Laser System Helps Track Turbidity at Ultra-Low Levels

Monitoring turbidity of filter effluent is a regulatory requirement for many drinking water treatment plants, and is an important measurement to help understand if a performance issue is imminent.

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By Mike Sadar and Kirk Hetherington

Monitoring turbidity of filter effluent is a regulatory requirement for many drinking water treatment plants, and is an important measurement to help understand if a performance issue is imminent. However, at the exceptionally low levels of turbidity found in membrane or high performance conventional filtration facilities, it can be difficult to know whether a small movement in turbidity value is meaningful: Does a slight drift upward signify filter breakthrough or is it just noise?

The cost of not knowing can be high. If a facility acts on a false positive, it can mean shutting down membrane operations to conduct an integrity test or prematurely backwashing a conventional filter. If a breakthrough is not detected immediately, it is possible to allow microbial contaminants such as Cryptosporidium through the water treatment process.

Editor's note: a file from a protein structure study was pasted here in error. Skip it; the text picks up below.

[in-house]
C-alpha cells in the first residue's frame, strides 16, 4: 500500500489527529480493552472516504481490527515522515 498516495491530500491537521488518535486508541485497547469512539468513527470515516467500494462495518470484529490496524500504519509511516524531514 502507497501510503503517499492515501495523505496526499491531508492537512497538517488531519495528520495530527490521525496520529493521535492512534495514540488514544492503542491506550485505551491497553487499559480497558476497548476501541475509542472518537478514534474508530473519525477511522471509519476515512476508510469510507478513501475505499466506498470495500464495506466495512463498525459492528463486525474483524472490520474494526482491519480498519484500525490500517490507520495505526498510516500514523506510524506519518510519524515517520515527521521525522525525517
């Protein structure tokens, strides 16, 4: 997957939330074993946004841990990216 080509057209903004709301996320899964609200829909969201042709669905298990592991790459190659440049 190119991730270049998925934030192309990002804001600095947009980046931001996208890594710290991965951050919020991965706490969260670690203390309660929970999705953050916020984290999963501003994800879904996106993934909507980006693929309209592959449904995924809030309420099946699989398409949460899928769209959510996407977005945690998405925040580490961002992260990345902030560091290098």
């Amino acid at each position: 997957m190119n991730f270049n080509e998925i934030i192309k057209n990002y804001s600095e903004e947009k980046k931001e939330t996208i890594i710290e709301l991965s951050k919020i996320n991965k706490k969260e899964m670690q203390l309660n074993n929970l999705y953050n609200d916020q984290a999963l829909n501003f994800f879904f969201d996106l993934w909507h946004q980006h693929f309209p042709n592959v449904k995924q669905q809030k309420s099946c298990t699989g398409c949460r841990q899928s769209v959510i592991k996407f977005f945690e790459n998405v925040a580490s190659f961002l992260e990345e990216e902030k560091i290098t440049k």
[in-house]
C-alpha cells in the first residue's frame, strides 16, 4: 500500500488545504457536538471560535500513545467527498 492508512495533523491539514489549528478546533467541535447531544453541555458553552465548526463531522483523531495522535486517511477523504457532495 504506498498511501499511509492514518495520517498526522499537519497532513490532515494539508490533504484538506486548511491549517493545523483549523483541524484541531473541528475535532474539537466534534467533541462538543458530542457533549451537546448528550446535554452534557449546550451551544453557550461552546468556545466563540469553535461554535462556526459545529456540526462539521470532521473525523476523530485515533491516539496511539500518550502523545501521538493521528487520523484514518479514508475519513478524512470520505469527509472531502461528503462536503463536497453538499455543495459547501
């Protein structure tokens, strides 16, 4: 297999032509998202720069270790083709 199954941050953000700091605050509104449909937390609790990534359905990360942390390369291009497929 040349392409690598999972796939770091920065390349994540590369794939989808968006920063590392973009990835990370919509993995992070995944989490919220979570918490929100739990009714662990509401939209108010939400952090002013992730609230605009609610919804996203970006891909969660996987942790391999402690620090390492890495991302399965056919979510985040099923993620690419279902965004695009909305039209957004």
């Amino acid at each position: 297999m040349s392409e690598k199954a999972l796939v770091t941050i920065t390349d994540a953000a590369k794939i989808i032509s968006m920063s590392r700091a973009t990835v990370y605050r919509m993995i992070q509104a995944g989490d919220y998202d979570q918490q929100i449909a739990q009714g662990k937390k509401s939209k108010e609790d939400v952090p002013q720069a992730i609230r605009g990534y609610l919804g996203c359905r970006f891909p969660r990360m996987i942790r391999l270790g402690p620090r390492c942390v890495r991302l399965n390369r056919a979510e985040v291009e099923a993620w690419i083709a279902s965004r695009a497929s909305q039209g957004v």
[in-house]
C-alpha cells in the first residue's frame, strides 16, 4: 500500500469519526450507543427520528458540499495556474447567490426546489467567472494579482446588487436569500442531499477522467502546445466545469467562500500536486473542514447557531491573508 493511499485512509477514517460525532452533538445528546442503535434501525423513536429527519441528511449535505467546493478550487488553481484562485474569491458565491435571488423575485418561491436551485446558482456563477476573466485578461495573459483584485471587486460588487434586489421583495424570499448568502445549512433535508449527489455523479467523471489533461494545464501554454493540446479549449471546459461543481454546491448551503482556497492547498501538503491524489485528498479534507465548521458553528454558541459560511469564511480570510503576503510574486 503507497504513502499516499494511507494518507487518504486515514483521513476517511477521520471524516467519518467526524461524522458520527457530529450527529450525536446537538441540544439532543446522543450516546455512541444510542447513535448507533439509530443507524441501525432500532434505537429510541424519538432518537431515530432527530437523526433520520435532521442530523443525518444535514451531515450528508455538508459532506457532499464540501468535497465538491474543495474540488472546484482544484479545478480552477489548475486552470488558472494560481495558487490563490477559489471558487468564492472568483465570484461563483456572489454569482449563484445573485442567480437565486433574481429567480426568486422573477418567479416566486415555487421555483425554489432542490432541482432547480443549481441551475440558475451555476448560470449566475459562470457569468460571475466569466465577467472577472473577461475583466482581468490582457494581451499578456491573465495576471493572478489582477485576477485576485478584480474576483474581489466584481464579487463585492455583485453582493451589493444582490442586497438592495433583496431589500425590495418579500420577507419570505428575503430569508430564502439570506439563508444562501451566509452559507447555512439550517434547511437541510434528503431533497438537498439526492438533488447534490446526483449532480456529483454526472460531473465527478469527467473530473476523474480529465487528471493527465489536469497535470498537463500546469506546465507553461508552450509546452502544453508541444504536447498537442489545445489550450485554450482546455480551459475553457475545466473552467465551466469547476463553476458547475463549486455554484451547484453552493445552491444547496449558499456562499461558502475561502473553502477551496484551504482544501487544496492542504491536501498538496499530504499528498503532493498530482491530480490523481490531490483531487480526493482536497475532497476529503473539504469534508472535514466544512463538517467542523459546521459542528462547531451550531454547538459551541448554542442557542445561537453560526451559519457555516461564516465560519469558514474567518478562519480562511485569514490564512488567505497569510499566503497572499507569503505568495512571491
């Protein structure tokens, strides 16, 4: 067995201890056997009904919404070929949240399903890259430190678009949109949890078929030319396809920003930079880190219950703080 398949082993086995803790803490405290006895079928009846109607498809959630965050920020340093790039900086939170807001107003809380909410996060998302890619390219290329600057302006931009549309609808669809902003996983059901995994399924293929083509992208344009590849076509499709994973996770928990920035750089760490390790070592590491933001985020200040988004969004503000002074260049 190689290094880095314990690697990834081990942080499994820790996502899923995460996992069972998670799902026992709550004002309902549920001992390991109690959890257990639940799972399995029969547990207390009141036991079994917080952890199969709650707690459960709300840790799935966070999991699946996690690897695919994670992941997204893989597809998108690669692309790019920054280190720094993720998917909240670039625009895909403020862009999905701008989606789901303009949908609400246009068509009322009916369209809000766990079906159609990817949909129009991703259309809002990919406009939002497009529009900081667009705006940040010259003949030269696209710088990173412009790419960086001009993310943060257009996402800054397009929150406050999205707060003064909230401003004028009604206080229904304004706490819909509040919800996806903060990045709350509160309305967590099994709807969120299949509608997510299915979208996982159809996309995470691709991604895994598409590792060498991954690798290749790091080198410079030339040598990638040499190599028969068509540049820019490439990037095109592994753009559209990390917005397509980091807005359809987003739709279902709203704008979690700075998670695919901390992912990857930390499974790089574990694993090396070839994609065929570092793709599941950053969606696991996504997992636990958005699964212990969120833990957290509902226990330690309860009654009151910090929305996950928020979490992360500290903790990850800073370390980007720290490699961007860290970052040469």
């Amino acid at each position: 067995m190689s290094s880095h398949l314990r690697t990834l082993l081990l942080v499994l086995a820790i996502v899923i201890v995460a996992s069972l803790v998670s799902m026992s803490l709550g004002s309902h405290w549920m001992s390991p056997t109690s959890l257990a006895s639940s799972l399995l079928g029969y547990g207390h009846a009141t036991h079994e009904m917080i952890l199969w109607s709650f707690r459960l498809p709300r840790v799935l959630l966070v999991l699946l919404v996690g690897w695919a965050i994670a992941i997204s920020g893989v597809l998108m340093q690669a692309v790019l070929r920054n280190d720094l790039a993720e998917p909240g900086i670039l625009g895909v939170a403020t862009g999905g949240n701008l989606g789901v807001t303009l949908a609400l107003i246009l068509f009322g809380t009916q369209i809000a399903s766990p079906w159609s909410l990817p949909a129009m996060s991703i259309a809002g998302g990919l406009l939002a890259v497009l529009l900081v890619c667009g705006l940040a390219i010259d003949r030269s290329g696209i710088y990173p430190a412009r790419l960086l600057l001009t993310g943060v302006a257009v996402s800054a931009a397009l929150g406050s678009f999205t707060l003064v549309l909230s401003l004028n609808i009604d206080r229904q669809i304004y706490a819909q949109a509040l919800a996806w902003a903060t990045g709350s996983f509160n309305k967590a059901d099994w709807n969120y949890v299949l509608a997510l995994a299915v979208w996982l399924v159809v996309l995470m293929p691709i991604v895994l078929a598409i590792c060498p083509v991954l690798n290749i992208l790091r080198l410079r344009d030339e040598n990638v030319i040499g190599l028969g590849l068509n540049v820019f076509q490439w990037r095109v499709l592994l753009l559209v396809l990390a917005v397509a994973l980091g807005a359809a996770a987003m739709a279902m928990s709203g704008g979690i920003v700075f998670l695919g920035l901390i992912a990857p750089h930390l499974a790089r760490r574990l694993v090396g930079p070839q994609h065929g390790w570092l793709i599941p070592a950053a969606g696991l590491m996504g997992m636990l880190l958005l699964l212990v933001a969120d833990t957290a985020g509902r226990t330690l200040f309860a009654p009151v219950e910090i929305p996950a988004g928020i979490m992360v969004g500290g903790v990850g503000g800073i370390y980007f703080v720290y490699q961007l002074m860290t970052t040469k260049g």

Available Technologies

Based on these consequences, it is important to choose the technology that fits your application. Online turbidimeter manufacturers offer technologies that fit the characteristics of the water and needs for sensitivity for anywhere in the process, from profiling source water, to monitoring backwash or filter effluent water. Just as a turbidimeter used for monitoring source water should be capable of measuring high ranges and compensating for interferences, a turbidimeter used for monitoring membrane filtration or high performance conventional filtration should be capable of ultra low ranges, and provide information that will help the user assess whether changes in NTU values signify a real event.

The most commonly used method for monitoring turbidity in drinking water production uses conventional tungsten or LED light nephelometric technology, which is approved for filtration monitoring under the U.S. Environmental Protection Agency (USEPA) Method 180.1. However, this technology does not provide enough sensitivity to detect ultra low turbidity changes in membrane effluent water.

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A newer nephelometric technology that uses a laser light source is approved by USEPA Method 10133 for monitoring of low-turbidity effluent from membrane systems.

A newer nephelometric technology, which uses a laser light source, is also approved by the USEPA Method 10133 for monitoring of drinking water. This method is better suited to play the dual role of meeting filter effluent reporting requirements and detecting minute changes in filter performance.

The technology was developed for the Hach FilterTrak 660 sc™ Turbidimeter, which uses a solid state laser diode and sophisticated signal processing to detect a turbidity change as low as 0.0003 NTU and see submicron-sized particles which are often a precursor to larger particles.

Best Practices